Augmenting the shopping experience reality

IBM, Walmart and Lowes Canada all look to bring AR technology into stores.

Augmented reality is hitting the aisles with more frequency as retailers test out the technology and as computer giant IBM enters the pilot phase of its new AR app, specifically designed for in store experiences.

The IBM app relies on product recognition technology – rather than barcodes, QR codes or the black boxes typically associated with AR – to overlay relevant information. The app, which acts like facial recognition technology for packaged goods, will begin testing with a retail partner shortly, says Jill Puleri, VP global leader retail consulting, IBM. While the retailer in question is being kept under wraps, she says they will be pairing the store’s inventory database with the app, allowing users to access a whole host of information about products. In theory, when a customer scans, say a box of cereal, the app should pull in pricing, ingredients, nutritional information and other details, as well as information from the web, such as reviews and social media chatter, says Puleri.

Further, the app is customizable, so consumers can create personalized profiles highlighting dietary restrictions, living habits, or food needs, allowing them to scan entire shelves with the app highlighting the foods that match their particular wants or needs, she says.

“A lot of this information exists, it’s just not presented at the moment of truth while you’re shopping,” Puleri says. “[There is] a gap between what’s available on the web today for product information and what’s going on in the store. Bringing the two together on a smartphone is the solution.”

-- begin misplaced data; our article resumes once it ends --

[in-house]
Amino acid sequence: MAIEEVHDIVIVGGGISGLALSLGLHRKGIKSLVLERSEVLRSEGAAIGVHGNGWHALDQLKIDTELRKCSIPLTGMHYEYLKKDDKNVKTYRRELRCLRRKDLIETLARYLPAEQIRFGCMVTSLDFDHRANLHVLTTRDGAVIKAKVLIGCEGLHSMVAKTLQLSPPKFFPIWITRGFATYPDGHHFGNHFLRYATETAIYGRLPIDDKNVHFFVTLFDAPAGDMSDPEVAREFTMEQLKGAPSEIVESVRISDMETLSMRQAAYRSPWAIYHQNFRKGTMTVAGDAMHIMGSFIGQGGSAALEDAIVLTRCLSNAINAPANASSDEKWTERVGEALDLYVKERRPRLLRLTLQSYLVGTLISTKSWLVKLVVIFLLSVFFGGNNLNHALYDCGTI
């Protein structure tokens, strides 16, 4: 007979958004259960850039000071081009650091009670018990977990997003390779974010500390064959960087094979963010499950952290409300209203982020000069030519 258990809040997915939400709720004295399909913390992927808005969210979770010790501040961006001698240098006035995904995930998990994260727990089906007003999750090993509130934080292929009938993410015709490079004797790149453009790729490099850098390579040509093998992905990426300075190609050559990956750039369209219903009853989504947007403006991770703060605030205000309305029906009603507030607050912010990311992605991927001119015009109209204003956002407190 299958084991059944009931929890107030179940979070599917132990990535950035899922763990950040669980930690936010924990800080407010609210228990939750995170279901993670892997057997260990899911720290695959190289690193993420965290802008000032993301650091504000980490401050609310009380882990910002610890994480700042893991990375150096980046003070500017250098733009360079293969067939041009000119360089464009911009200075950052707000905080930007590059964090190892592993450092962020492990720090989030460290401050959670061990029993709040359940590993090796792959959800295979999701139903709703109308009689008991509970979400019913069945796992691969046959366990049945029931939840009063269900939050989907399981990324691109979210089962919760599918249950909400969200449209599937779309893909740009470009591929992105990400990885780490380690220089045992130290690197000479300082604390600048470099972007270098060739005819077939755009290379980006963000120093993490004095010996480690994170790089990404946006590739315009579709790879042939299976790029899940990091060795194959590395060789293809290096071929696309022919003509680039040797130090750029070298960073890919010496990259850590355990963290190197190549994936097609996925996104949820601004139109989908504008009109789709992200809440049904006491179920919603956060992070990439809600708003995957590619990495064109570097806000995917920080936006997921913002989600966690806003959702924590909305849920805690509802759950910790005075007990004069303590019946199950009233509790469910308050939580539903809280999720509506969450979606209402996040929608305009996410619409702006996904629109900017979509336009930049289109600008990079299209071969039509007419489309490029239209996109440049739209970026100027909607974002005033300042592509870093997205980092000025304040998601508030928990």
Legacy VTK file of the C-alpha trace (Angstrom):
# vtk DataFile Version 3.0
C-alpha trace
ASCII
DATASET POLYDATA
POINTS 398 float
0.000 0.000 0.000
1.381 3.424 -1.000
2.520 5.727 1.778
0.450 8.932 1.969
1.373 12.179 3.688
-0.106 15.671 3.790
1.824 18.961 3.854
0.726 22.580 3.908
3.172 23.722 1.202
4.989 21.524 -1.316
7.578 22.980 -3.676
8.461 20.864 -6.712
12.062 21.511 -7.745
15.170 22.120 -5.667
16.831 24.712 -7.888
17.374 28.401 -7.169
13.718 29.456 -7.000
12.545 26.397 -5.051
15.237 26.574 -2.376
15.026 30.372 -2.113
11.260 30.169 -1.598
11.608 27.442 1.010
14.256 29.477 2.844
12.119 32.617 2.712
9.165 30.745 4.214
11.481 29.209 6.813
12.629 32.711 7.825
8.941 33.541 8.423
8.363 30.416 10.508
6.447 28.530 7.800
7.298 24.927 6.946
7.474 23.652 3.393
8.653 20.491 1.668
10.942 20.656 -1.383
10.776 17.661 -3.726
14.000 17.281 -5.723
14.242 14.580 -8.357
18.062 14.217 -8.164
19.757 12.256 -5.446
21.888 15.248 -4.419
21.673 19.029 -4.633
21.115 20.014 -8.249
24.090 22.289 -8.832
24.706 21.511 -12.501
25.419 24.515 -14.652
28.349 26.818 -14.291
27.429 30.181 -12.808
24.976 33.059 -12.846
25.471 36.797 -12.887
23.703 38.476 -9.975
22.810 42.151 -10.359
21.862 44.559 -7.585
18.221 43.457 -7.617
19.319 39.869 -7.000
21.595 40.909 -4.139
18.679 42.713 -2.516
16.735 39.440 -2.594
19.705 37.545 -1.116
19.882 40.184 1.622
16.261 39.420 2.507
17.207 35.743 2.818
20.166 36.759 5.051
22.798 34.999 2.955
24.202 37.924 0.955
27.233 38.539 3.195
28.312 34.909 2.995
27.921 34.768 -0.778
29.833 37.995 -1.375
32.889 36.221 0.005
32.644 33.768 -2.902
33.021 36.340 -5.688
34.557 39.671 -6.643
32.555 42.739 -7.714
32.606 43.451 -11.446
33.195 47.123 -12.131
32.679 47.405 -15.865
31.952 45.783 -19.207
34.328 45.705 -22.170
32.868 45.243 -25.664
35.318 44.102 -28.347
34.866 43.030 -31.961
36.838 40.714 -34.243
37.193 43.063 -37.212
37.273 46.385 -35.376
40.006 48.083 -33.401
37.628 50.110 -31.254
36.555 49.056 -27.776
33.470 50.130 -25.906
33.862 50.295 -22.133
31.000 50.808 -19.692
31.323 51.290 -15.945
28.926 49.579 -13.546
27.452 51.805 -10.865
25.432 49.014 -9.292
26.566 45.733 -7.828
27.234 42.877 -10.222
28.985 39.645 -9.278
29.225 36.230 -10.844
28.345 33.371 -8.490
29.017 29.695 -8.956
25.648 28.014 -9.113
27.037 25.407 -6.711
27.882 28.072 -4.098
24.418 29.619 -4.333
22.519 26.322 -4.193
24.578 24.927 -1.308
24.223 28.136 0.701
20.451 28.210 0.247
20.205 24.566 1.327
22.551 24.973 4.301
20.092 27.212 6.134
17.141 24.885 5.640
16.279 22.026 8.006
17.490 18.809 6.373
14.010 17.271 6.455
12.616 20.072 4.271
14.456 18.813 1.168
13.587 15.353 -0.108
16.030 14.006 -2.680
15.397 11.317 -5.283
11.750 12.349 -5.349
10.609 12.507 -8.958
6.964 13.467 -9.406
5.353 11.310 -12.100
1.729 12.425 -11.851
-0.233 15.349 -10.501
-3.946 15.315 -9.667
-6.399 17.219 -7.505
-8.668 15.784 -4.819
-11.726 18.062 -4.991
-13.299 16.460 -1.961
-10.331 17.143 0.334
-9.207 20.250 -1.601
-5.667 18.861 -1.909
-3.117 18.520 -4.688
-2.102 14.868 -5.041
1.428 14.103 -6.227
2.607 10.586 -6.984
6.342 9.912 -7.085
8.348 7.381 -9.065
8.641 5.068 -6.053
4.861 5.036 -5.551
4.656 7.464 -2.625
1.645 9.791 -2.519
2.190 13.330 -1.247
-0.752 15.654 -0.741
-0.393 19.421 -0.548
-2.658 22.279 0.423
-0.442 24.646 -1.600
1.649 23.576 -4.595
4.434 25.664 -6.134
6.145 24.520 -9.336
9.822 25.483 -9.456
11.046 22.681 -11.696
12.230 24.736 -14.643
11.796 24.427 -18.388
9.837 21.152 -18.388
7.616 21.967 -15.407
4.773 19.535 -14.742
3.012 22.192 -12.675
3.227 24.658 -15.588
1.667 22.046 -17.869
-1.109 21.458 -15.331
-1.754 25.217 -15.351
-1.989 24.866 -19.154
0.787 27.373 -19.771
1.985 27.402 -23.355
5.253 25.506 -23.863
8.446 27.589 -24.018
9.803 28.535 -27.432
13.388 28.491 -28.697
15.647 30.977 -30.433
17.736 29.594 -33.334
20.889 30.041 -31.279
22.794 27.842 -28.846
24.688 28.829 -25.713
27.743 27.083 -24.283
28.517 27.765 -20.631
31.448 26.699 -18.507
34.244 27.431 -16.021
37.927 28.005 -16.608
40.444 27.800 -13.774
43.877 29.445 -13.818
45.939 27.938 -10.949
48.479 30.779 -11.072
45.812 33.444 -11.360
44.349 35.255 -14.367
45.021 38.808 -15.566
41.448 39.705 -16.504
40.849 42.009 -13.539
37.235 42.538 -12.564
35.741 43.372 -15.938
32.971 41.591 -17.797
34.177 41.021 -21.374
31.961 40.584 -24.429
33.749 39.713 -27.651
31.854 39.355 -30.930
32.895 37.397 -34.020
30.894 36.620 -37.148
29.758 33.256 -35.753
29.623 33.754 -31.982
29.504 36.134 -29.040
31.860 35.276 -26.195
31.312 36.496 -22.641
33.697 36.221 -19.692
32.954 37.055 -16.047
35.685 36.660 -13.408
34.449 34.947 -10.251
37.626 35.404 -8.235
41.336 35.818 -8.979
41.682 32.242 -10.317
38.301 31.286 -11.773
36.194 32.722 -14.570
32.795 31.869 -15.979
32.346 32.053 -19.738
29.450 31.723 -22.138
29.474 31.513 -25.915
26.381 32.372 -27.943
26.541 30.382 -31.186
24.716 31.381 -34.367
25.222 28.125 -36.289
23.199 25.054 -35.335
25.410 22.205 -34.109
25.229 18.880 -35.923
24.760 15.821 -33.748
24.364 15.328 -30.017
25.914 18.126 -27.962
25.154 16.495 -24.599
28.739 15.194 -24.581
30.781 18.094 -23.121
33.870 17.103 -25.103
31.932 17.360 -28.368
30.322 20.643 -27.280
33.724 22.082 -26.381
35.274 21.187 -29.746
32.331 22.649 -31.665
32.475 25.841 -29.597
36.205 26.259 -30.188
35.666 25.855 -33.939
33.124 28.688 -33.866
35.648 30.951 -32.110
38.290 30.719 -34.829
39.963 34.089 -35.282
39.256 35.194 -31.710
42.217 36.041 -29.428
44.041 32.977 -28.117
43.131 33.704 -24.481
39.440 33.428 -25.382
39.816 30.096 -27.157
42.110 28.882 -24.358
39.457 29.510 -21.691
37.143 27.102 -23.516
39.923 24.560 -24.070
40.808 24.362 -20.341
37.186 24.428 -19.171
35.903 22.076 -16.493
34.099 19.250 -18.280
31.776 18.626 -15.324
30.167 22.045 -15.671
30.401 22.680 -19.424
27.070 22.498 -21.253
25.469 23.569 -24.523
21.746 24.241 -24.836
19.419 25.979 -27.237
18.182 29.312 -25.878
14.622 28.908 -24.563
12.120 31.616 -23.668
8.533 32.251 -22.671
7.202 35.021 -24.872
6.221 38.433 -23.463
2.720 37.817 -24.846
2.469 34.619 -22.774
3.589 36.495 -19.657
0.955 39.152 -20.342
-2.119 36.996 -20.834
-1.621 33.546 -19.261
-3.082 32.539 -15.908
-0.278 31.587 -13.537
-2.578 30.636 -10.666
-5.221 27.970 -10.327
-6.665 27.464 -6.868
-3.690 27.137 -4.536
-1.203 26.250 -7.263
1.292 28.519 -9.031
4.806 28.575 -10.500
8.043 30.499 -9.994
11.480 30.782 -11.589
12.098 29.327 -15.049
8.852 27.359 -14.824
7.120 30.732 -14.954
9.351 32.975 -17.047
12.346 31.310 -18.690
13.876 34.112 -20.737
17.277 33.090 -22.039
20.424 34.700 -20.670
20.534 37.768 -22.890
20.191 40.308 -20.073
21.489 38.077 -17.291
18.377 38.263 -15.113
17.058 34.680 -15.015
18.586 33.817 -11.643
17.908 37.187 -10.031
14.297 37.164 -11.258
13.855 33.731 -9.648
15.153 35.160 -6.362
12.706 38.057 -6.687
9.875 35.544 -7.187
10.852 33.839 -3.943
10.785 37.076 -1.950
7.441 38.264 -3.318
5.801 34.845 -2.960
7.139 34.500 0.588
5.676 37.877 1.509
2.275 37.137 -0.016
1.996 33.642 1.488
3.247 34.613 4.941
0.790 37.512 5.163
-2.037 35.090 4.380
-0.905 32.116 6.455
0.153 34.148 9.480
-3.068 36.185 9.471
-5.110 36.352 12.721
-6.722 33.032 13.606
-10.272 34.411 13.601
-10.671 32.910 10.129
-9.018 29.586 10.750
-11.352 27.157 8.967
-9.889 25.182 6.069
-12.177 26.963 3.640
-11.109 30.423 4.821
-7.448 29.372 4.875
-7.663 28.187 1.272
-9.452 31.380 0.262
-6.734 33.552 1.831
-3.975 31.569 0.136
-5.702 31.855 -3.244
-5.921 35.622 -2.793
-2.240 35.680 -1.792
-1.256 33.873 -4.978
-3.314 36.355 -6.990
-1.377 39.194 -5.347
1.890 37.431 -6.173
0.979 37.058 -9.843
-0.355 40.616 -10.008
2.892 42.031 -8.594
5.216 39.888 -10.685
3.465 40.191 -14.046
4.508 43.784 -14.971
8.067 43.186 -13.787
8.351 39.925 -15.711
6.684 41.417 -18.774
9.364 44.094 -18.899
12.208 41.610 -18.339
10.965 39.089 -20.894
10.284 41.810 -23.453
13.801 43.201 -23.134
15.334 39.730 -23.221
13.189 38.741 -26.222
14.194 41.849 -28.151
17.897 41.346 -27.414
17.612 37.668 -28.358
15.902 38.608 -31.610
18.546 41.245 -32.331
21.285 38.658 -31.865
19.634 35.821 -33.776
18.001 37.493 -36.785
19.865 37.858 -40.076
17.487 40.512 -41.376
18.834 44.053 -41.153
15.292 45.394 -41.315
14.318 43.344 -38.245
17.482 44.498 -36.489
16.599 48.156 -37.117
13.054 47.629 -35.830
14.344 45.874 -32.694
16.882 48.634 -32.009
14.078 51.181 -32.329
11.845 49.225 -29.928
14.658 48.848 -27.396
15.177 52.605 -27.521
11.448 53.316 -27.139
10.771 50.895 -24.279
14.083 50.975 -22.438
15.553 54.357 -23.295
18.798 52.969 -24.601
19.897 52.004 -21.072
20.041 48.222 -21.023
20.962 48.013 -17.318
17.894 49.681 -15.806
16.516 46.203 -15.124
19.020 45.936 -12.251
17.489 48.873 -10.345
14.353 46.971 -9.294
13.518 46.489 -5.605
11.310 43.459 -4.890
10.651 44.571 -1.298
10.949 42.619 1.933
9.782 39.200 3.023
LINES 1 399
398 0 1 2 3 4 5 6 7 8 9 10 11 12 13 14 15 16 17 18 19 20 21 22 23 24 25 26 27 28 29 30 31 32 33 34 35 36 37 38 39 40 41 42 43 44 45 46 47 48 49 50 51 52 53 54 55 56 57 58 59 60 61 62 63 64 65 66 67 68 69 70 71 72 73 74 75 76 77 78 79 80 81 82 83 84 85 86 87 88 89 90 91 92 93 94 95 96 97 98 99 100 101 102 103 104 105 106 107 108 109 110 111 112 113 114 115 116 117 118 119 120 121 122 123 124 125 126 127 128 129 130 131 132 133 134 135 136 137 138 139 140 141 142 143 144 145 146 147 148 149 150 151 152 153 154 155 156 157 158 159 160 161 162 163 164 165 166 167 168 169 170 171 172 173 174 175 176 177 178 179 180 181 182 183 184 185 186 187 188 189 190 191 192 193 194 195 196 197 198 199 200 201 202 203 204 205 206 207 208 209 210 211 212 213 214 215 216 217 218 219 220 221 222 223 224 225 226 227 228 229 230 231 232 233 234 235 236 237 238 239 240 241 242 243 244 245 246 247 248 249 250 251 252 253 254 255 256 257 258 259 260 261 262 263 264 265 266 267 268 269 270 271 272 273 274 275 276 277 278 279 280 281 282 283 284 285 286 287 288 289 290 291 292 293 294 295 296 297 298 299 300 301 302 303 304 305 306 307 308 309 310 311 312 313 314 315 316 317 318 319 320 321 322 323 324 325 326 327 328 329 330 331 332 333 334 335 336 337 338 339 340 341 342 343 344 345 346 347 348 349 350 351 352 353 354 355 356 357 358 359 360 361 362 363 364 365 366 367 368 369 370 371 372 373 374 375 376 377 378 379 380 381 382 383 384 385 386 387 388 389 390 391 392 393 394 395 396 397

She says there is a lot of opportunity for retailers and marketers, because the app – connected to people’s profiles – offers a new connection point to communicate with consumers in stores.

“That would allow for a more communicative environment between the consumer and the retailer while they’re shopping,” she says. “Whether you’re letting them know about specials, or sending promotions just for them, it’s not as intrusive if the consumer opted in.”

While this type of AR product information offering is still in an early development stage, use of the tech has also grown steadily for promotional purposes in recent months. Most recently, Walmart, Sony and Marvel Entertainment paired up for a cross-promotional campaign, using AR in store. Cross promoting the new movie The Amazing Spider Man and Walmart products, the Web Slinger app, developed by Nova Scotia-based Ad-Dispatch, brings the arachnid hero to life as kids scan signage throughout different aisles. Kids also virtually shoot the movie’s villain, gaining points for higher levels.

AR can also introduce the retail environment into homes, allowing for virtual tours of products without ever having to walk into a retailer. In May, Lowes Canada launched an AR app for iPhones that would bring to life 3D renderings of Maytag appliances from its flyers. Users could physically tour the fridge or washer and dryer, open the doors, and turn it on and off, all without leaving the comfort of their dining room table.

Lowes is looking for ways to bring this technology down the aisles eventually, says Sonny Kekelj, director of online marketing, Lowes, but in the short term, he adds they will likely only use it for promotional purposes such as the flyer. But the stunt itself was a success, he says, garnering a top 10 spot on the Canadian App Store download chart for the week the flyer was available.

“We got a lot of positive press through blogs and the industry itself, [saying] ‘This is really cool, this is the future of shopping and retailing,’” he says.